Ireland’s most expensive school has opened its doors and is determined to “shake up” the country’s educational offering.
The Nord Anglia International School in Dublin, which opened in Leopardstown this September, charges up to €24,000 per annum for day pupils.
It has an open enrolment all year long and is aimed at children of mobile international executives, but it also hopes to attract Irish families seeking a “premium education”.
The “world-class” school offers the International Baccalaureate (IB) programme which allows “flexible learning” of core subjects as well as extra-curricular activities.
The Nord Anglia school, which was previously Microsoft’s old headquarters, is decked out with state-of-the-art classrooms as well as recording studios, a dance hall, theatre, library, music pods as well as high-end metal and woodwork suites.
The school, which opened three weeks ago, currently has 30 part-time and full-time teachers and aims to keep the student-to-teacher ratio below 9:1.
While the school declined to comment on the exact number of students currently enrolled, the secondary year groups have up to 15 children, while there are up to six children in the Early Years Programme (ages 3 to 5).
Lisa Cannell, Head of Primary and the Early Years Programme told Independent.ie that the south Dublin facility is determined to shake up Ireland’s educational offering.
“Our world is changing, and it’s changing very quickly. We need to prepare our students and I don’t think state schools are currently doing that.
“We want to make sure learning is engaging and relevant. We want to teach our students life skills that they can actually apply.”
The primary school students study the core subjects of English, Maths, Arts, Languages (French, Irish, Spanish, Mandarin), PE, Geography, History, Culture Studies, Science and IT.
As the school’s motto is ‘come to the edge’, Ms Cannell said that students are also taught skills such as critical and independent thinking.
“The students are asked to look at someone who inspires them and then lead their own project in the school. It’s important that they have a voice and that we listen to them and their ideas. We hope they will inspire others with their leadership projects.”
Ms Cannell, who is originally from the UK but has taught in international schools across the world, said that the Early Years Programme for children aged between three and five focuses on the children’s interests.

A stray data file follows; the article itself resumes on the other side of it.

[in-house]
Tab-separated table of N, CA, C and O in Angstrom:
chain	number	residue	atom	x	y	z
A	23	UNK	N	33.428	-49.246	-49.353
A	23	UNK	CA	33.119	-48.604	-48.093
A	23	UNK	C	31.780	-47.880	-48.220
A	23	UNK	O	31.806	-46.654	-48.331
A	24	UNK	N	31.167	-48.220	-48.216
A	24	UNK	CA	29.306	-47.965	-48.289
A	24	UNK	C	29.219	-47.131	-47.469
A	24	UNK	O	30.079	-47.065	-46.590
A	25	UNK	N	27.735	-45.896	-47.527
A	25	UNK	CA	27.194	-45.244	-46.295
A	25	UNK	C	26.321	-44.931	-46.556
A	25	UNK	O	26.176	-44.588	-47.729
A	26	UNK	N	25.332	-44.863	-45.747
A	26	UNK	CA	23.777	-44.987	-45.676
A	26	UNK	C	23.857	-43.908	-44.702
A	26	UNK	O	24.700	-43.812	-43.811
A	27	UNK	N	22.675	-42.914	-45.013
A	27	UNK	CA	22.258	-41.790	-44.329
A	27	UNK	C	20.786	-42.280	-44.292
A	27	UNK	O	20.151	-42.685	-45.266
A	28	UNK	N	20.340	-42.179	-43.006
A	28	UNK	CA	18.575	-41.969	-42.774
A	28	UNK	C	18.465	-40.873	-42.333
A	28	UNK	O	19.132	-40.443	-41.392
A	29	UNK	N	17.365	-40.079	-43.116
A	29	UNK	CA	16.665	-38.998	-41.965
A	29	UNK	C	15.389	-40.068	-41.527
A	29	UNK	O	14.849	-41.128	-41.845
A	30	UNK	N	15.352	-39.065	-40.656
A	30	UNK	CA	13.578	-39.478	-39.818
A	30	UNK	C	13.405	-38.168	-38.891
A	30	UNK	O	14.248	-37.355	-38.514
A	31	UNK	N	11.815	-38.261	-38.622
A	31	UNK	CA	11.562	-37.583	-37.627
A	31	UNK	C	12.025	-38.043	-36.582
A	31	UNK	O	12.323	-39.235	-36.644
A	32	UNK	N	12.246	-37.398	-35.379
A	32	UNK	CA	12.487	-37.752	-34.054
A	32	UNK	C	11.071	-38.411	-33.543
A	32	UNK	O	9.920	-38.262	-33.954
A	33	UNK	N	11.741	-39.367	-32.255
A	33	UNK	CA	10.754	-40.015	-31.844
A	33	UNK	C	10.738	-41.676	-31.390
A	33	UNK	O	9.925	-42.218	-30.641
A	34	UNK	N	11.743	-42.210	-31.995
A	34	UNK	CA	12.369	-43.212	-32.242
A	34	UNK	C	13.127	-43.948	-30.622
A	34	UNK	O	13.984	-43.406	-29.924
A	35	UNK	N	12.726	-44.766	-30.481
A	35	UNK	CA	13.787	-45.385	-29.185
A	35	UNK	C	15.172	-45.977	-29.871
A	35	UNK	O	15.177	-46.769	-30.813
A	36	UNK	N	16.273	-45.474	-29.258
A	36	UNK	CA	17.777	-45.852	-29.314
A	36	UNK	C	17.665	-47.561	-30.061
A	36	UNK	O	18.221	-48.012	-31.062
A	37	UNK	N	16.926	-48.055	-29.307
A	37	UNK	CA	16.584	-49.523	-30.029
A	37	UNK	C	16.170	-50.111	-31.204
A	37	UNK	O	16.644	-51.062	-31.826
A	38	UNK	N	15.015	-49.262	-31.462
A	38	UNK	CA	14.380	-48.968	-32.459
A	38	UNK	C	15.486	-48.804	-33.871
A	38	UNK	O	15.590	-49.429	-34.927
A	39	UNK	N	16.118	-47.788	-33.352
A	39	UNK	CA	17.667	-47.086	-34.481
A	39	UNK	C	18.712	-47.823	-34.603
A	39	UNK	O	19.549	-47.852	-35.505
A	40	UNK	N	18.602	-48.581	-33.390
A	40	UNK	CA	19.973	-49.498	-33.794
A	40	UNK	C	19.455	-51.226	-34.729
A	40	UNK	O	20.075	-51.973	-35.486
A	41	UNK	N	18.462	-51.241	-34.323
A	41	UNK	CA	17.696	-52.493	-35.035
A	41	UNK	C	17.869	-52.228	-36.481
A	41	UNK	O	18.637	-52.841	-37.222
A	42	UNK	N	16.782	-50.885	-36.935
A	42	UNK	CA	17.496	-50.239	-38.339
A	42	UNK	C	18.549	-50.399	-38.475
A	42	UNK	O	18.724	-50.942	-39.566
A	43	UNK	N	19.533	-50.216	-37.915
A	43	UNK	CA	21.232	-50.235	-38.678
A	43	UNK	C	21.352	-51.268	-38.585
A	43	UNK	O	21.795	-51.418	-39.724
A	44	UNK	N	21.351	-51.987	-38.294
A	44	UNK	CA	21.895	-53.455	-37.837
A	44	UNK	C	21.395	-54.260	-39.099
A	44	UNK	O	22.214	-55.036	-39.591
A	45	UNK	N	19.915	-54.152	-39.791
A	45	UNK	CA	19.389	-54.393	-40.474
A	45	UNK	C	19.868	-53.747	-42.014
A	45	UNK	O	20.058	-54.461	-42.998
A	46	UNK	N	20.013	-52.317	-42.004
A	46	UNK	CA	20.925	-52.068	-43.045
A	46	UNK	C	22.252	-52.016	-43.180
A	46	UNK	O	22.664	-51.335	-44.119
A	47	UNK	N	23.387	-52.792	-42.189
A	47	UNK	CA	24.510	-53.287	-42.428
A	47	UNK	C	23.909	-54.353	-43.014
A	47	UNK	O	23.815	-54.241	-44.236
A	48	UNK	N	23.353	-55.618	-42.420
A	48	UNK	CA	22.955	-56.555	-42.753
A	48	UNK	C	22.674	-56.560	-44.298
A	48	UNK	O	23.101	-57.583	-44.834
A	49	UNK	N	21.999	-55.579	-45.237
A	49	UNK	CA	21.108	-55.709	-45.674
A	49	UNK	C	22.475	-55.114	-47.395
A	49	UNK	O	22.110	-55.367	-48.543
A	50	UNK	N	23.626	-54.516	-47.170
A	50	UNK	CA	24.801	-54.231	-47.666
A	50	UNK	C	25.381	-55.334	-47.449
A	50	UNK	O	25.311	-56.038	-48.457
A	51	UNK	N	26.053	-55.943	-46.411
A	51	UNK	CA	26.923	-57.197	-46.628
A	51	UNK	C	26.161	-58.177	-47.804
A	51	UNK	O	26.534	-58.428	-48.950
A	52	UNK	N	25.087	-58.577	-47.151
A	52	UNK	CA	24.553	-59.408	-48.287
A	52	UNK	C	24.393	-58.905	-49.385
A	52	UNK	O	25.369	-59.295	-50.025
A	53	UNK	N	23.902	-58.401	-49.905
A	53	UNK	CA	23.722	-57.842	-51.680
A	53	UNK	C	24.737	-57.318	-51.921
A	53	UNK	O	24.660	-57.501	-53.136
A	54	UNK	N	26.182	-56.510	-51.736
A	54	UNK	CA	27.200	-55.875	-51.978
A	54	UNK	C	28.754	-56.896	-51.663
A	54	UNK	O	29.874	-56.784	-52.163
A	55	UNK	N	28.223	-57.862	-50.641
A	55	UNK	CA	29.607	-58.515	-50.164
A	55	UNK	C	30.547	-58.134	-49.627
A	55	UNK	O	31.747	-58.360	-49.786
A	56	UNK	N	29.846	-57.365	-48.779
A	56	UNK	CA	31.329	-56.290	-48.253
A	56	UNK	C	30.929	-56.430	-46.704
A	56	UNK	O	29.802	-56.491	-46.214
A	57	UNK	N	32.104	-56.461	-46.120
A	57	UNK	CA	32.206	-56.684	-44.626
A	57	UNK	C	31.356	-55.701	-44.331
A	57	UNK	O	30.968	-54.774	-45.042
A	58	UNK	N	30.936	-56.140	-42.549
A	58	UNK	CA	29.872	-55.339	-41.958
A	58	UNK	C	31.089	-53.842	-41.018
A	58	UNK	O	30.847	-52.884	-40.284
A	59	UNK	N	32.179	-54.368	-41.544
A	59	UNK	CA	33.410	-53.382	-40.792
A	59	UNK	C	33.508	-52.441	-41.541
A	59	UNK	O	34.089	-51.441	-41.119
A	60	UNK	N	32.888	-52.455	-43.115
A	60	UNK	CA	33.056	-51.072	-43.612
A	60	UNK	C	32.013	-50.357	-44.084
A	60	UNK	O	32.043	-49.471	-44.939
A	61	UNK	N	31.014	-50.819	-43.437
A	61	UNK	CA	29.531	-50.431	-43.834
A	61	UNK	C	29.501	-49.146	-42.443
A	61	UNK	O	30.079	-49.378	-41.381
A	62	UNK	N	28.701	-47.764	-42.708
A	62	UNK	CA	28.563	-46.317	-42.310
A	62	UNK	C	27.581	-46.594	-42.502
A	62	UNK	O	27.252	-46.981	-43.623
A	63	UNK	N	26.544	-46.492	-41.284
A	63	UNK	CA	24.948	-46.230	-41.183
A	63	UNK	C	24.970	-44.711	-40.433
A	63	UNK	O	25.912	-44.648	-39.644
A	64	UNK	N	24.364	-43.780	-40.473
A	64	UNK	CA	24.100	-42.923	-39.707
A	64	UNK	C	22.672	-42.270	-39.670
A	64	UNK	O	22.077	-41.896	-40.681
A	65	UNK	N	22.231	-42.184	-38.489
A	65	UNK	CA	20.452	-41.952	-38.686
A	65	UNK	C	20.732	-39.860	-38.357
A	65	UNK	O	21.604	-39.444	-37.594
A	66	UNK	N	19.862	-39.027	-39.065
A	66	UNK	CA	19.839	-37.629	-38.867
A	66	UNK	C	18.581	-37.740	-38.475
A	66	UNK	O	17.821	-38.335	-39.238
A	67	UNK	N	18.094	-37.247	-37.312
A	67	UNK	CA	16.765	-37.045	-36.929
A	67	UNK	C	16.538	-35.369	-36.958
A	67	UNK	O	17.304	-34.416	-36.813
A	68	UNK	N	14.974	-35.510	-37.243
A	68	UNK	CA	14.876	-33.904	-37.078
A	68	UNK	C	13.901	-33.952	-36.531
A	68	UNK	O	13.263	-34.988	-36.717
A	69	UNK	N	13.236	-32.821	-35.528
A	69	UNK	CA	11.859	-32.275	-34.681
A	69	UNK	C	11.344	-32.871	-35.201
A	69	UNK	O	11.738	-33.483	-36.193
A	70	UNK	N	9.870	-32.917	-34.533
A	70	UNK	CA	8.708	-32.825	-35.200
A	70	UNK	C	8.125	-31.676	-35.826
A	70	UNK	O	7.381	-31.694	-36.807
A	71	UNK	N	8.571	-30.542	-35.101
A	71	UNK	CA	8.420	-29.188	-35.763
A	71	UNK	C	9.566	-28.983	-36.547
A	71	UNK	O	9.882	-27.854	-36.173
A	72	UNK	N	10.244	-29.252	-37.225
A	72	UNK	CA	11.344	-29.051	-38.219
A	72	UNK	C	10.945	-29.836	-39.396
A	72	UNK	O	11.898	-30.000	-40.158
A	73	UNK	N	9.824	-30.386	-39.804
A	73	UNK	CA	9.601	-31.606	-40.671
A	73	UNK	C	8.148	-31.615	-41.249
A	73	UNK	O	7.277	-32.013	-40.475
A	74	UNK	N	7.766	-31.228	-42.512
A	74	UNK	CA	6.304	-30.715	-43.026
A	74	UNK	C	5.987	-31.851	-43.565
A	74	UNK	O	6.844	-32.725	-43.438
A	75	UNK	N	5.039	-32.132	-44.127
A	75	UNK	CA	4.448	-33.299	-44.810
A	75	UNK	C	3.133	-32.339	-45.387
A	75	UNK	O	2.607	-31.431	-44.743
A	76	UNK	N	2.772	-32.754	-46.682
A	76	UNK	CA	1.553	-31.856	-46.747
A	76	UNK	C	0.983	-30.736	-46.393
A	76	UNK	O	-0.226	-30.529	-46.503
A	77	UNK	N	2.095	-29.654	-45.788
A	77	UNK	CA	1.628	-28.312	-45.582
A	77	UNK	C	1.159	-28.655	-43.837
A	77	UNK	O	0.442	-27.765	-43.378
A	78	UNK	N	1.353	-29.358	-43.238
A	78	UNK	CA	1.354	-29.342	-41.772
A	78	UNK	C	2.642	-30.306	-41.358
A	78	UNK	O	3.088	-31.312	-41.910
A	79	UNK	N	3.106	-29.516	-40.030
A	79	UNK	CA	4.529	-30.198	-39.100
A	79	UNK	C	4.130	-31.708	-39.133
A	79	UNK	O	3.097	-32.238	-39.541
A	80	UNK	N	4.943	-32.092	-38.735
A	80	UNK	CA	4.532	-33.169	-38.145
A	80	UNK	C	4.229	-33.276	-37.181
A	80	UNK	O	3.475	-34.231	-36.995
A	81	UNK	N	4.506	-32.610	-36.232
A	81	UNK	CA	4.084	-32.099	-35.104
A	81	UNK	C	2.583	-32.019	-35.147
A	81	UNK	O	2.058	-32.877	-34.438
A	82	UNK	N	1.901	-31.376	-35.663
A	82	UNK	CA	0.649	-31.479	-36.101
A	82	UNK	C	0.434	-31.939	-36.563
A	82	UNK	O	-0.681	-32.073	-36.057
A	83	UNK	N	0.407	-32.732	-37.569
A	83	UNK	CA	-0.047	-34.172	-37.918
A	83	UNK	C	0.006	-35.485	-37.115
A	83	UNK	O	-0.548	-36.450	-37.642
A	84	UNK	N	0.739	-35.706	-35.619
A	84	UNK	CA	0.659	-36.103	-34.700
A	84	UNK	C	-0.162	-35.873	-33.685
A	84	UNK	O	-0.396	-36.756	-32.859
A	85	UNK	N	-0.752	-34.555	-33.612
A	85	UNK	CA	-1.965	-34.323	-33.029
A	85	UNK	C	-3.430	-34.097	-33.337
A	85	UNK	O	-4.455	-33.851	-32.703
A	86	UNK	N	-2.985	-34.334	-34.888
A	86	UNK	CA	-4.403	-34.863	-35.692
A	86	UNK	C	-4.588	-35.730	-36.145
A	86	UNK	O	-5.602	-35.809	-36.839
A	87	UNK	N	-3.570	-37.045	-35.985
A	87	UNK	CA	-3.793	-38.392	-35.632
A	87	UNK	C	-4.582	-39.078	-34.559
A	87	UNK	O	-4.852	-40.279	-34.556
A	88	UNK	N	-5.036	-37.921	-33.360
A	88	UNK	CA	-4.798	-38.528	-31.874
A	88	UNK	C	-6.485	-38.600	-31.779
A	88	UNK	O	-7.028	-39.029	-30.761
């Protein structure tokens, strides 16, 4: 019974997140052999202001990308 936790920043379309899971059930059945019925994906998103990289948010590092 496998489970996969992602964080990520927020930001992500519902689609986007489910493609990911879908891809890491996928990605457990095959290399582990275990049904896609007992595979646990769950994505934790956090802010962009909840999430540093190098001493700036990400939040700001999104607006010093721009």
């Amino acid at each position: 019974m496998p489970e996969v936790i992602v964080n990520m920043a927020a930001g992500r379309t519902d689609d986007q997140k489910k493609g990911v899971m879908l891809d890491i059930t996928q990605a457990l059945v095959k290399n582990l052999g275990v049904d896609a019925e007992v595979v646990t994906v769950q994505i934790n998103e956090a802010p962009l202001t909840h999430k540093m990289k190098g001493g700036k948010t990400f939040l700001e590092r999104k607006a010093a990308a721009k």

“It’s very similar to montessori-style teaching where we let the children lead.”
For older children in the secondary programme, the curriculum is equally demanding.
Rita Bateson, who is originally from Blanchardstown in Dublin, is the Head of Secondary and Mathematics at Nord Anglia, and wrote five books of which the curriculum is based.
The students in the first four grades are taught eight subjects including Science, Design (Technology and Engineering), Arts, Maths, PHE (Physical and Health Education), Individuals and Societies (History, Geography, Finance, Religion, Ethics). They also have to do two languages (Irish, German, French, Spanish and Mandarin) – unless the student requires additional English support.
In grade 10 and 11, the students complete their Diploma – which is the equivalent of the Leaving Cert. The students choose six subjects – three honour level subjects and three at standard level.
Ms Bateson, who taught in schools around the world, said that while the students are expected to learn theorems, they are taught how they relate to a global context, rather than just memorising them.
“Everything has to be relevant and life-worthy. There is nothing that kids wont use in the future and if there is we have to justify it. We can’t just keep cramming facts into students that they’ll never learn again. We can all Google facts now, students have to be able to understand them.”
For example, Ms Bateson said that when teaching the students about statistics, the students learn much more than the mean, mode and median.
“We look at how statistics can be misleading in the press and fake news. We look at how results are analysed and how they can be skewed depending on how it is manipulated.”
One thing that makes the school different to Irish state schools is its impressive Performing Arts programme, which includes a collaboration with Juilliard in New York.
Hannah Picasso, the school’s Head of Performing Arts told Independent.ie that Nord Anglia stresses the importance that the arts are for everyone, not just for those who have had previous training.
“All of our students have music, dance and drama as part of their curriculum. Our motto is all about coming to the edge and seeing how far we can go.”
Ms Picasso, who is a conservatory-trained violinist, said that the students are given the opportunity to learn new instruments, as well as music composition.
“Our programme is centered on actively making music. They students are asked to be singers, to move, to create the entire time. They learn how to match pitch and have a sense of pulse. The music classes are very active, especially with the younger students.
“In secondary level, the students learn what makes a song, form and structure, and they are asked to compose. They will spend time in our keyboard lab composing. The IB programme is all about inquiry-driven learning and asking students to go deeper. I want them to be articulate and competent artists and make something that allows them to express themselves.”
The school is also preparing to launch a private lesson programme, where students can learn how to play new instruments from local musicians.
As well as a keyboard lab, the school has five music pods and a recording studio where students can take time to practise their instruments.
“Some students are in here at 7am to practise their instruments. I always tell my students they can fill their days with as much music as they want.”
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